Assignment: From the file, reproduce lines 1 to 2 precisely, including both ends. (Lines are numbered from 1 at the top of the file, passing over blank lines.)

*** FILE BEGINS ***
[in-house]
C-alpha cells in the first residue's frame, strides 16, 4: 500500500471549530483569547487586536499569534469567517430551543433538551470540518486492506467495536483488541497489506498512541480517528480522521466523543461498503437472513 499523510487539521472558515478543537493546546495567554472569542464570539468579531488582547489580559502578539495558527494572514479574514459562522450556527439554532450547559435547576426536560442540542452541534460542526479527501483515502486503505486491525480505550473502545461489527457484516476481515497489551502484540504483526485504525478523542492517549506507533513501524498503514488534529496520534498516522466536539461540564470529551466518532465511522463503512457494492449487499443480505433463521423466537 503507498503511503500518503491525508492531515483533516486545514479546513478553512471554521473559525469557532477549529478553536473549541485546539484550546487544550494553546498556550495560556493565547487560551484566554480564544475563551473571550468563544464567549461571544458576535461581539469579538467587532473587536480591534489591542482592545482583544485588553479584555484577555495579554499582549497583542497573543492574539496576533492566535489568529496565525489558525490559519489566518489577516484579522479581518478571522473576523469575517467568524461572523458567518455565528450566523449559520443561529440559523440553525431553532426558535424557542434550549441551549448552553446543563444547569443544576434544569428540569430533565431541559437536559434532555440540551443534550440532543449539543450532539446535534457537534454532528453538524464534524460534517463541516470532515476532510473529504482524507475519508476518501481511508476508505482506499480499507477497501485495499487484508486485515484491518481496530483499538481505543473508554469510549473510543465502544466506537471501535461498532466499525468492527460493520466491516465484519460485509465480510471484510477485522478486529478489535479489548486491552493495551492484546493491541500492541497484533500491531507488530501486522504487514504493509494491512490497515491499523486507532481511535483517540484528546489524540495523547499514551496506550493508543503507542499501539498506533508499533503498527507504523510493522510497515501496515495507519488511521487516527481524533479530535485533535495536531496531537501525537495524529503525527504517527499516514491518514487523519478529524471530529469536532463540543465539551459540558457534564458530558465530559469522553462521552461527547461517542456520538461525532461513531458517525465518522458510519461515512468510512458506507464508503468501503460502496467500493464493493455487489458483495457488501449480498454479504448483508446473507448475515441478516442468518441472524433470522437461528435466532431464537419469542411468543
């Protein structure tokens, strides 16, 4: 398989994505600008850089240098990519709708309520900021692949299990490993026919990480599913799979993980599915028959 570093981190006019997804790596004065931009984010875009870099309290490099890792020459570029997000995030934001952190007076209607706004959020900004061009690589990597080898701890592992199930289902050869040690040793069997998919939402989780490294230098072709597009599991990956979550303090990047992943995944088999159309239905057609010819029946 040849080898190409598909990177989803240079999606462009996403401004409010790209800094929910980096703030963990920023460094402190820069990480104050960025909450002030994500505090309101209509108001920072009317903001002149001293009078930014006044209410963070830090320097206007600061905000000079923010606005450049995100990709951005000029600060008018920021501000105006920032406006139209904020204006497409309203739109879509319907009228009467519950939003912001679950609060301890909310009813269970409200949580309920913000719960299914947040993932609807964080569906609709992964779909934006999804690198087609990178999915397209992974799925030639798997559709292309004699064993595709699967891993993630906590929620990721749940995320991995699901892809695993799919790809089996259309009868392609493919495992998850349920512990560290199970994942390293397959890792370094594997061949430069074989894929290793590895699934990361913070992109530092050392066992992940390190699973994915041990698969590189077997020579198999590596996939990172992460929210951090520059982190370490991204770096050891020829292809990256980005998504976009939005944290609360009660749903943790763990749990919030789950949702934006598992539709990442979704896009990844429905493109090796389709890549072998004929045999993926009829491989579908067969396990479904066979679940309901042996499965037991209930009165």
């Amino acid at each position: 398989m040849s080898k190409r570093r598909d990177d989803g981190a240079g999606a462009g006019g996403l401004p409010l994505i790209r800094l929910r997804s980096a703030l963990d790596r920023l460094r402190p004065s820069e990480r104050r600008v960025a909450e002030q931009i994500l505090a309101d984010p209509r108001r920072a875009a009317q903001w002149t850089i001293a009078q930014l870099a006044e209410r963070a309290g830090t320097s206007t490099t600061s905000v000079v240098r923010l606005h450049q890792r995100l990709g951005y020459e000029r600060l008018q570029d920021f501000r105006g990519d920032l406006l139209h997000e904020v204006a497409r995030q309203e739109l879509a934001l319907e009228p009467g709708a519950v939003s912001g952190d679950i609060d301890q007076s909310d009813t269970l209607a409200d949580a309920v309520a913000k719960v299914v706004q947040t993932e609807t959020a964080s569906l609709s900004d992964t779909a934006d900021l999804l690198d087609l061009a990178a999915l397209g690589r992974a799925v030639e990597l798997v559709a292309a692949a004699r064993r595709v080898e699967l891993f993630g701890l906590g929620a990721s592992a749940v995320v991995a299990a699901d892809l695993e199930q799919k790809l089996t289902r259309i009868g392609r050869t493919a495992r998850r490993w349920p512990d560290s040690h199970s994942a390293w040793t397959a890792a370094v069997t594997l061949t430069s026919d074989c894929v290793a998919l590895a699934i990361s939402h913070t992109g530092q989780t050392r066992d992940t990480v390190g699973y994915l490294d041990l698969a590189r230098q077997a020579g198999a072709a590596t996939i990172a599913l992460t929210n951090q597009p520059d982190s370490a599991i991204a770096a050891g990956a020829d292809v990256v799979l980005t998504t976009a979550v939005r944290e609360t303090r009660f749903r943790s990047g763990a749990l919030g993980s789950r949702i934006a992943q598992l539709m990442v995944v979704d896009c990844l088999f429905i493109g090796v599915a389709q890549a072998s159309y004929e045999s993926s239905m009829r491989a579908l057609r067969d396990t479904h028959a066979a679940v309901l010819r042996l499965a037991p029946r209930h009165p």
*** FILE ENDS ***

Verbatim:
[in-house]
C-alpha cells in the first residue's frame, strides 16, 4: 500500500471549530483569547487586536499569534469567517430551543433538551470540518486492506467495536483488541497489506498512541480517528480522521466523543461498503437472513 499523510487539521472558515478543537493546546495567554472569542464570539468579531488582547489580559502578539495558527494572514479574514459562522450556527439554532450547559435547576426536560442540542452541534460542526479527501483515502486503505486491525480505550473502545461489527457484516476481515497489551502484540504483526485504525478523542492517549506507533513501524498503514488534529496520534498516522466536539461540564470529551466518532465511522463503512457494492449487499443480505433463521423466537 503507498503511503500518503491525508492531515483533516486545514479546513478553512471554521473559525469557532477549529478553536473549541485546539484550546487544550494553546498556550495560556493565547487560551484566554480564544475563551473571550468563544464567549461571544458576535461581539469579538467587532473587536480591534489591542482592545482583544485588553479584555484577555495579554499582549497583542497573543492574539496576533492566535489568529496565525489558525490559519489566518489577516484579522479581518478571522473576523469575517467568524461572523458567518455565528450566523449559520443561529440559523440553525431553532426558535424557542434550549441551549448552553446543563444547569443544576434544569428540569430533565431541559437536559434532555440540551443534550440532543449539543450532539446535534457537534454532528453538524464534524460534517463541516470532515476532510473529504482524507475519508476518501481511508476508505482506499480499507477497501485495499487484508486485515484491518481496530483499538481505543473508554469510549473510543465502544466506537471501535461498532466499525468492527460493520466491516465484519460485509465480510471484510477485522478486529478489535479489548486491552493495551492484546493491541500492541497484533500491531507488530501486522504487514504493509494491512490497515491499523486507532481511535483517540484528546489524540495523547499514551496506550493508543503507542499501539498506533508499533503498527507504523510493522510497515501496515495507519488511521487516527481524533479530535485533535495536531496531537501525537495524529503525527504517527499516514491518514487523519478529524471530529469536532463540543465539551459540558457534564458530558465530559469522553462521552461527547461517542456520538461525532461513531458517525465518522458510519461515512468510512458506507464508503468501503460502496467500493464493493455487489458483495457488501449480498454479504448483508446473507448475515441478516442468518441472524433470522437461528435466532431464537419469542411468543